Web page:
There is the possibility that the owner has no knowledge about spaying and a general discussion could be useful but otherwise this could be a dodgy path to go down . It would be if it was my neighbour suggesting I had spayed my bitch earlier for her dog .Alternativly the bitches owner may show her bitch and wouldn't  be rushing to spay anyway. .There are many disadvantage to spaying as well as some advantages it's not just a blanket yes spay a bitch
- By MamaBas Date 07.03.17 11:28 GMT
Sorry but the way I worded my comment wasn't for one moment suggesting this dog's owner pitch in with 'get your bitch spayed so she doesn't upset my male'!!   I'm just suggesting that the problem might be helped if the bitch were to be spayed.   And we don't KNOW the bitch is in season either.    Why do people jump at me, thinking the worst. :sad:

ps   Spayed bitches can still be shown - fwiw.
- By furriefriends [gb] Date 07.03.17 11:40 GMT Edited 07.03.17 11:51 GMT
Thank you for explaining your comment further as it did rather read that the neighbour need to be spoken to if her bitch was entire  and should  be spayed

I know bitches can be shown but many don't wish to spay there bitches if they are showing
- By poodlenoodle Date 07.03.17 11:56 GMT
Hello, the situation with the neighbour's dog is that it is almost never walked, not shown and is the sort of "house dog" some people keep. It wouldn't be me, but I have a breed and temperament which needs lots of exercise and things to do. The dog is otherwise happy, healthy and well cared for, and is small enough that the garden is a respectable size area for her to run about.  I'm not 100% sure about the season - I have seen the neighbour to wave to but not talk to the last few weeks (conflicting schedules only, we are and have always been on good terms). I am just suspicious because he has gone from peeing in 4 different spots in the garden to three spots on that fence. The fence itself is 7.5feet tall, 35 feet long, and its not easy to prevent him getting to it. I did try using his tether line to restrict his access to the garden but he just stood looking sad until I let him have free run.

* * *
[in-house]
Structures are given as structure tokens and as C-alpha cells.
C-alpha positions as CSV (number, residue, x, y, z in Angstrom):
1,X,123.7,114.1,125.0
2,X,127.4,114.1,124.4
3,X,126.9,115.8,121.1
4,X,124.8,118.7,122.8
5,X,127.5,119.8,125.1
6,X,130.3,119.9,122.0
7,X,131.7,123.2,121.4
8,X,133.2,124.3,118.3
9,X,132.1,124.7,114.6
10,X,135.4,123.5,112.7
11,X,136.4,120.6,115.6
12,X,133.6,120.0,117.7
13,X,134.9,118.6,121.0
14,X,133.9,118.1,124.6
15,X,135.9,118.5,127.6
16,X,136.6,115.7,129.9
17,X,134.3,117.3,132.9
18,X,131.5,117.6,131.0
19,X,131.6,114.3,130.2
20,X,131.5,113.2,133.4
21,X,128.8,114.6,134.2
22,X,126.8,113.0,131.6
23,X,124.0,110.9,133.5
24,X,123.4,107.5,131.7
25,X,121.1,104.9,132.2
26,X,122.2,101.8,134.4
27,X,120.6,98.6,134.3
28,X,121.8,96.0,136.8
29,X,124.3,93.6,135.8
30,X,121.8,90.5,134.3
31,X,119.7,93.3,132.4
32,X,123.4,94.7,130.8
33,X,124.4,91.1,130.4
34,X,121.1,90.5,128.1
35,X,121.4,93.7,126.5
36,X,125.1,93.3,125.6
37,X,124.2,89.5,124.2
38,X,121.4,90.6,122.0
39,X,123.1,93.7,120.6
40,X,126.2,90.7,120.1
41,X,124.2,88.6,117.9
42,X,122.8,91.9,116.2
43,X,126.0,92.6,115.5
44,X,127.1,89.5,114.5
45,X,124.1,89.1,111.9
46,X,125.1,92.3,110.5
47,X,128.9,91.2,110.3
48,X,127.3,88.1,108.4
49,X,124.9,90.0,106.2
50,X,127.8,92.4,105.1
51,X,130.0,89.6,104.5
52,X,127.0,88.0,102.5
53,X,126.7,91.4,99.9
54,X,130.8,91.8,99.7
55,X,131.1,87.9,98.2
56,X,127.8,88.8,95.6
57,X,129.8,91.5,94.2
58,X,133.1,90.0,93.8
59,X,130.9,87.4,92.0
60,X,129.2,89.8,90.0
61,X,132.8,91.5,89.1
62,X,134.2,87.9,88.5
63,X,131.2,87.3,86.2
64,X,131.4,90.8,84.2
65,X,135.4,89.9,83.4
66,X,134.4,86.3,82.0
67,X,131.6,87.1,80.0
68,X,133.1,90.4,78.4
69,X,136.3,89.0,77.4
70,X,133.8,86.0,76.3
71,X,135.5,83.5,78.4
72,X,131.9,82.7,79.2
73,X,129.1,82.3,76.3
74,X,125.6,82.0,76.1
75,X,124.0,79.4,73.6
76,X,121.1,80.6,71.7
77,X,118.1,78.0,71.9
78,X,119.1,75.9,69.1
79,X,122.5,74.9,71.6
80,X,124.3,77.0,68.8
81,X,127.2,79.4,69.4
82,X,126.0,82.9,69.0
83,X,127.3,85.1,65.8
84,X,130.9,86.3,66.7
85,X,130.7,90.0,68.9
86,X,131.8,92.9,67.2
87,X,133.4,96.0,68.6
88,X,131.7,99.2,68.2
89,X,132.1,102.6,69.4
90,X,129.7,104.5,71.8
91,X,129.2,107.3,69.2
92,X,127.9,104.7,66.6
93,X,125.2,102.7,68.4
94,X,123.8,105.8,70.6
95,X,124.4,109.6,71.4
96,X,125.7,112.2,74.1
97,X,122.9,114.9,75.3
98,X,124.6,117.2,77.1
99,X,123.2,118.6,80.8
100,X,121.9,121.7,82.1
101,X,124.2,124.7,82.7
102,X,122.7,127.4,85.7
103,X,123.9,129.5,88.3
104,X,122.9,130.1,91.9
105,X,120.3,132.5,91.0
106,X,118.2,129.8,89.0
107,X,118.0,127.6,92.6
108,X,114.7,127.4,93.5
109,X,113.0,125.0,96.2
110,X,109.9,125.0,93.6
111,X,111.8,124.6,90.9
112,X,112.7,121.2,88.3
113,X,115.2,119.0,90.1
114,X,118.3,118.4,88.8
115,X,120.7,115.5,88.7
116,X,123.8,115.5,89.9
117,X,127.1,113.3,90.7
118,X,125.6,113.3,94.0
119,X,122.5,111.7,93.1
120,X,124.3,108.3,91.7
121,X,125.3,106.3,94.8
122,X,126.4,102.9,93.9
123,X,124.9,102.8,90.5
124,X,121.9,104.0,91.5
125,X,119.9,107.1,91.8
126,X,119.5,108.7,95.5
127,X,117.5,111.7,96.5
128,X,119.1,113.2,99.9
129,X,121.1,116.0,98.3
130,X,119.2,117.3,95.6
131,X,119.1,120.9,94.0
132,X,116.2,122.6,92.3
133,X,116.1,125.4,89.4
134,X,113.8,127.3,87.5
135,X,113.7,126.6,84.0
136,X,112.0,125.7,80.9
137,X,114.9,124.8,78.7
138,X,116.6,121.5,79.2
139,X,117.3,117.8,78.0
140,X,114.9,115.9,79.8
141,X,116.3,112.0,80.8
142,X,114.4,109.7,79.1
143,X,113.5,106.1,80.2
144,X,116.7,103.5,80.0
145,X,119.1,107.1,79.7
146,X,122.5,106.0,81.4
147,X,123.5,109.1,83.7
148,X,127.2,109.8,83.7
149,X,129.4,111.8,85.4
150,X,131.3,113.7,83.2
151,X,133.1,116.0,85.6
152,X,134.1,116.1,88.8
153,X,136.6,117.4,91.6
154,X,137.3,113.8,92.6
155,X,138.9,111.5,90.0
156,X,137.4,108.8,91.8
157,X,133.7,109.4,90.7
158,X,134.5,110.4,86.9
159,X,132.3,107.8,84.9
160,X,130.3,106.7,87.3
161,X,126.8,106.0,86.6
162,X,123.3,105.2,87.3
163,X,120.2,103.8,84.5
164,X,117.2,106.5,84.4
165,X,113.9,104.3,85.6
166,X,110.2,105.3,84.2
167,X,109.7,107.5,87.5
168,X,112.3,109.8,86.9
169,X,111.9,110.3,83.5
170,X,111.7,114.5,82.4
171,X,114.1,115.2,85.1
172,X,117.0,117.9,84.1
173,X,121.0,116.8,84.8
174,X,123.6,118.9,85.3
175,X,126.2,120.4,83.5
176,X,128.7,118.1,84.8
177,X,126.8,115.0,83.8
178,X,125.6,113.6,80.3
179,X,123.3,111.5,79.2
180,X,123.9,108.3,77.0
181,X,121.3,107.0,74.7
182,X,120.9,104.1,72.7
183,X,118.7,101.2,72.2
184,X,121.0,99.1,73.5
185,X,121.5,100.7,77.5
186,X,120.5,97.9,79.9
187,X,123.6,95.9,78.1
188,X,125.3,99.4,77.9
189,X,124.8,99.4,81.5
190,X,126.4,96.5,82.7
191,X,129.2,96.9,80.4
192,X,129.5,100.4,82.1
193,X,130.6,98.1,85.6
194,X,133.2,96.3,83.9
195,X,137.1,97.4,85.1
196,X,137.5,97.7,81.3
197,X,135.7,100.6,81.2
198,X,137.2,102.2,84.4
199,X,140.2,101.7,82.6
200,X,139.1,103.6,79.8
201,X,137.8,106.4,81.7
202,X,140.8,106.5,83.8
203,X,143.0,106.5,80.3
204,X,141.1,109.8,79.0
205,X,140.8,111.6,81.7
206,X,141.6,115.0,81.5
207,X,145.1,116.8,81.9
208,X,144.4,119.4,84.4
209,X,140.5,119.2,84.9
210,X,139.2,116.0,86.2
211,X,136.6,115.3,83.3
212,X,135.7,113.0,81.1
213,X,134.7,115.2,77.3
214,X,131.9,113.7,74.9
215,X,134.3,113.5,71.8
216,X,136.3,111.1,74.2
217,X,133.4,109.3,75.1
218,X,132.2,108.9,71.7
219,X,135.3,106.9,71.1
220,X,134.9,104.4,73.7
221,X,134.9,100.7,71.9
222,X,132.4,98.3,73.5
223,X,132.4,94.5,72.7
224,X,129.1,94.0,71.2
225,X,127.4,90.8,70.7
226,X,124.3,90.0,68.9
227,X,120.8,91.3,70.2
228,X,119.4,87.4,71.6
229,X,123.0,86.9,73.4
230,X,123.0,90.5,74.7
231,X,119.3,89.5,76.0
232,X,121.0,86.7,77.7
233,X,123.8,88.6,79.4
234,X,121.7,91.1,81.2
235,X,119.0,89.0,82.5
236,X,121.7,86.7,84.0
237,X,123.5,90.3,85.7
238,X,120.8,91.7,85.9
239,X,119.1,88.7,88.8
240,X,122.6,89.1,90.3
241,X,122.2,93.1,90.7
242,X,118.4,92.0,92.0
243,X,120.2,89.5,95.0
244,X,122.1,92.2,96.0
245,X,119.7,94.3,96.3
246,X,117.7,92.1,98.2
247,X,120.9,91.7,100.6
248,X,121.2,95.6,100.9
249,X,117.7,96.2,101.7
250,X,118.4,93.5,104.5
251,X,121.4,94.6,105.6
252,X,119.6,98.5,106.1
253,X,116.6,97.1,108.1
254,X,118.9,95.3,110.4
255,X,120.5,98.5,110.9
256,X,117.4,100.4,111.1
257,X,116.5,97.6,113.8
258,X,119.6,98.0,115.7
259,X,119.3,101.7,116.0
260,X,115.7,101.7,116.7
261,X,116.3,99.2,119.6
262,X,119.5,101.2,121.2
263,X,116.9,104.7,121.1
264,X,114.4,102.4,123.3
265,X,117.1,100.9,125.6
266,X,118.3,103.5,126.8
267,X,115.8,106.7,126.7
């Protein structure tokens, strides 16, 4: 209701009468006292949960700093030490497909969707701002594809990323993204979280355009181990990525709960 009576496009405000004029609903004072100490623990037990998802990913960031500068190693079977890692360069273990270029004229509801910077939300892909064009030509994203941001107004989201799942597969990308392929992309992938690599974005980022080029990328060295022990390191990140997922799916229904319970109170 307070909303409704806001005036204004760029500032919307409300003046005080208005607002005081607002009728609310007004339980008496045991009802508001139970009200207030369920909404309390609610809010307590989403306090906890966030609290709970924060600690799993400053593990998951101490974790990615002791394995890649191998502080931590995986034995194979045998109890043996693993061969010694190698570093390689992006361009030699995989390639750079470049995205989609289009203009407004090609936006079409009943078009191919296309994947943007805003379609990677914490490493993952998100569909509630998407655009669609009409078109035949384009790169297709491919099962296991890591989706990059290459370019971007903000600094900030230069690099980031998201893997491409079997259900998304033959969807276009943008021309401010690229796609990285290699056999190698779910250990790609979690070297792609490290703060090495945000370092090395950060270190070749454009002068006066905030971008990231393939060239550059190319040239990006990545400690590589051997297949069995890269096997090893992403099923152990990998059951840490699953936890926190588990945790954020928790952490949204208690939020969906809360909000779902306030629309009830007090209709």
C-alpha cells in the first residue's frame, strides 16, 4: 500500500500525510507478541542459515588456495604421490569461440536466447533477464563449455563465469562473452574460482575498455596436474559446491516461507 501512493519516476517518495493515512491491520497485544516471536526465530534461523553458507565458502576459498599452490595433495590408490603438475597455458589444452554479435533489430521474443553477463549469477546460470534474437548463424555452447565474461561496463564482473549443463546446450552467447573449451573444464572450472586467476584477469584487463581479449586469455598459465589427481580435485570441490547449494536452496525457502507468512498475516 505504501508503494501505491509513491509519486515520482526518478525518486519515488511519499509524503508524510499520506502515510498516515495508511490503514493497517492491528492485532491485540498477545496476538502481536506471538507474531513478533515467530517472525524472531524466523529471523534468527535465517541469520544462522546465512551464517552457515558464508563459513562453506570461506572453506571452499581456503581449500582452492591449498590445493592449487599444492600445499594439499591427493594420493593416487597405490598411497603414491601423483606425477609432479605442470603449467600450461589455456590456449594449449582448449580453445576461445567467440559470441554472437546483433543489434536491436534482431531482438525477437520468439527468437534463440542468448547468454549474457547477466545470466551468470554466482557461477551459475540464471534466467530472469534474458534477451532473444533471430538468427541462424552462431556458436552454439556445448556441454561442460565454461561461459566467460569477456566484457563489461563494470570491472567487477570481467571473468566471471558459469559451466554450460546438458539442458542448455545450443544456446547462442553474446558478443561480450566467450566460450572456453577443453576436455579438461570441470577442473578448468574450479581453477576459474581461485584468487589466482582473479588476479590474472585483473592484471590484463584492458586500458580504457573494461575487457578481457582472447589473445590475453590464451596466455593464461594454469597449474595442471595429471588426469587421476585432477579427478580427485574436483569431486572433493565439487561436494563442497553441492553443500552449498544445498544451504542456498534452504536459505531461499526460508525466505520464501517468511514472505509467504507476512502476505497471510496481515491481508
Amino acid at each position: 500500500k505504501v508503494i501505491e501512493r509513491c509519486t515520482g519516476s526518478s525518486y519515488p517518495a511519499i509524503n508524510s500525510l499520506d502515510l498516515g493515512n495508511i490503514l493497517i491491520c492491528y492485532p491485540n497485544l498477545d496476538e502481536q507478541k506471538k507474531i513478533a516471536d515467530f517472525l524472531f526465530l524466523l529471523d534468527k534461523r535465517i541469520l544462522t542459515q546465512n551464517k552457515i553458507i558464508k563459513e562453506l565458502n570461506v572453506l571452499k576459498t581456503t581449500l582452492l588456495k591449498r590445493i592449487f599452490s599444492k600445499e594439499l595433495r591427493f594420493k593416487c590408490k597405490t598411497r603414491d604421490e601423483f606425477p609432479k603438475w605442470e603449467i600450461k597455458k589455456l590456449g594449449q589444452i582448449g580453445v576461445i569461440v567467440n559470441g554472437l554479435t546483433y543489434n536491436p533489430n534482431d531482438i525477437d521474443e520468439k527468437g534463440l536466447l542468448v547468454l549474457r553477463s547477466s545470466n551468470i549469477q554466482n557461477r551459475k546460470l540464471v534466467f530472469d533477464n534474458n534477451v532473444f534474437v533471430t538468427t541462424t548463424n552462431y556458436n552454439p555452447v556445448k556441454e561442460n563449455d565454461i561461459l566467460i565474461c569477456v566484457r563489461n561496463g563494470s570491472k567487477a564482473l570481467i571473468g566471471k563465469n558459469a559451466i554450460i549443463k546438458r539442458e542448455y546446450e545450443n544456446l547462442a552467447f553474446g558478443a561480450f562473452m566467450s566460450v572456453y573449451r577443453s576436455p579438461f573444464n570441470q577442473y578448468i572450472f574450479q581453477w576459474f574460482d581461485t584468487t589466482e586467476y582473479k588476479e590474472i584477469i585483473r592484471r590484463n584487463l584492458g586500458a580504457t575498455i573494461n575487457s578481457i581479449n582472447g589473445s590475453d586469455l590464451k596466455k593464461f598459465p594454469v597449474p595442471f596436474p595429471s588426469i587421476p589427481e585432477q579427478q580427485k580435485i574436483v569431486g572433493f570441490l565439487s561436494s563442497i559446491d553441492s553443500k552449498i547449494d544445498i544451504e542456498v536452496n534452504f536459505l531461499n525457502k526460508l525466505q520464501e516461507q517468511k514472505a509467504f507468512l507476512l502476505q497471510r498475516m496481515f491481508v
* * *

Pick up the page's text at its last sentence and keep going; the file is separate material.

Up Topic Dog Boards / Behaviour / Scent marking indoors - help?